YOUNGSTOWN Game teaches about Sept. 11

The game is being sold to raise funds for the YMCA, NAACP and victims of the terrorist attacks.
YOUNGSTOWN -- Corinthia Carter learned something about the World Trade Center attacks Thursday, something she hadn't heard before.
"These two men were on the 68th floor and there was this woman in a wheelchair," she said. "I didn't know they carried her down."
Corinthia, 11, a Boardman Center Middle School fifth-grader, heard the story as she played the "America Rises" board game with other pupils at the YMCA.
The YMCA plans to raise funds for local children and for Sept. 11 victims by selling copies of the trivia game invented by Youngstown native Ricky Robinson.
Through the "Helping Hands Fund-Raiser," the YMCA receives $7.50 from the sale of each $25 game. An additional $3 goes to the Twin Towers Orphans Fund.
Bob Zajack, membership director at the YMCA, said the fund-raiser will allow the organization to provide memberships to youngsters and families who need financial assistance.
"We think this is a great way to keep Sept. 11 in the minds of the public and the students, so we don't forget about what happened on 9/11," he said.
The game's inventor
Robinson, as a boy, spent countless hours at the YMCA. He said it exposed him to camps, basketball games, volunteer work and the opportunity to meet successful professional role models.
A Cardinal Mooney High School graduate, Robinson lives in Ann Arbor, Mich., and is president of the Clubsmarts educational firm. He invented the flag-emblazoned game and wrote all the questions, which fall into five categories: Acts of Kindness, A Nation Heals, Our Tragedy, Defending Freedom and Heroic Deeds.
He said he came up with the idea in the days after the attacks.
"It was a tragic moment but, at the same time, a touchable moment and a teachable moment. I felt it was something that needed to be told in such a way that we could learn from the experience," he said.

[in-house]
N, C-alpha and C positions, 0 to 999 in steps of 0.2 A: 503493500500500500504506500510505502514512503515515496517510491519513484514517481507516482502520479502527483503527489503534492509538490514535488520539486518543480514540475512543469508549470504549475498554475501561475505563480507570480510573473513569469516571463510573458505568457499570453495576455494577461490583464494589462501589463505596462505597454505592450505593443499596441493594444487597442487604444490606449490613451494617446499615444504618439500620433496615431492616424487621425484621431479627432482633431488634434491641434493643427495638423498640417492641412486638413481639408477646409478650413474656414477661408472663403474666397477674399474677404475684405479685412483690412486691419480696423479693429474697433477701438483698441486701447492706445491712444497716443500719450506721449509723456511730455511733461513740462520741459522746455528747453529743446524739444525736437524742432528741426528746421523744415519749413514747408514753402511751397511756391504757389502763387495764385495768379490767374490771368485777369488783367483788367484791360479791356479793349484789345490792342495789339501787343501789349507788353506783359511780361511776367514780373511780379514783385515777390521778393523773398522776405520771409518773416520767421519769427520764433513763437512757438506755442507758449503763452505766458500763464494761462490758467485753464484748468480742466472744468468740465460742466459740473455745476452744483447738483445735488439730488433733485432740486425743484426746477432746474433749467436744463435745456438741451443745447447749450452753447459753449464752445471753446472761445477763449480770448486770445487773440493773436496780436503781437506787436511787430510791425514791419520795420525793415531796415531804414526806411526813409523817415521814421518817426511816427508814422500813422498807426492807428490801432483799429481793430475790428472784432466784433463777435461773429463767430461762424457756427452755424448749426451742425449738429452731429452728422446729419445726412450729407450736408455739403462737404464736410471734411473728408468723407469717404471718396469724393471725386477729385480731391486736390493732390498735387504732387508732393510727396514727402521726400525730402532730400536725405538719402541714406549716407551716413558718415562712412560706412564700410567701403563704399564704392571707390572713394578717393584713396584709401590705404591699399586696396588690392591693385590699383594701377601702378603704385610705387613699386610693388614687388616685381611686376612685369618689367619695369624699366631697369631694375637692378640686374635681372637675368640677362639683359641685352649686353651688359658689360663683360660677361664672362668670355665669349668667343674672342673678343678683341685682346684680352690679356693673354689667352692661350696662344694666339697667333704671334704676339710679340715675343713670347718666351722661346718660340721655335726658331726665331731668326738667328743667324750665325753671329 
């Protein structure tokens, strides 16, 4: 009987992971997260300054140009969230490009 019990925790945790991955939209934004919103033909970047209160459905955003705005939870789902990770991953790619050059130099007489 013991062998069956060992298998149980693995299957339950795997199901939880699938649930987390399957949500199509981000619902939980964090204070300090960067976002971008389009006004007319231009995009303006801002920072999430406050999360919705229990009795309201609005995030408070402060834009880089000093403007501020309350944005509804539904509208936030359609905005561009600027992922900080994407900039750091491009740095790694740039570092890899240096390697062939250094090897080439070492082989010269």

Besides the YMCA, Robinson said, the local chapter of the NAACP will sell the games as a fund-raiser.
He said he plans to take the game across the country and offer it to Scouting groups, boys and girls clubs and other organizations that work with children.
As pupils played the game Thursday, they learned about patriotic acts, the Taliban, the General Motors "Keep America Rolling" campaign, and the director of homeland security.
They also learned that the New York Mets donated a day's pay -- a total of $500,000 -- to victims funds.
Center Middle School fifth-grader Rachel Gronvall, 10, said she learned more about anthrax and what she should do if she thinks she finds it.
"I like it," said Paige Donatelli, 10. "You learn a lot while you're playing and it's fun."
Seventh-grader Phanecia Carter, 14, said she knew a lot of answers, but there were also a lot she did not know.
"I'm learning more than I do in school," she said. "I think some teachers should also play this game so they can also learn as much."
"I think it's educational, especially if we don't want to forget what happened," said Danielle Gonda, 13. "It can help us think about what happened and how we can prevent it."
For information on the fund-raiser, contact the YMCA at (330) 744-8411 or the NAACP at (330) 782-9777.

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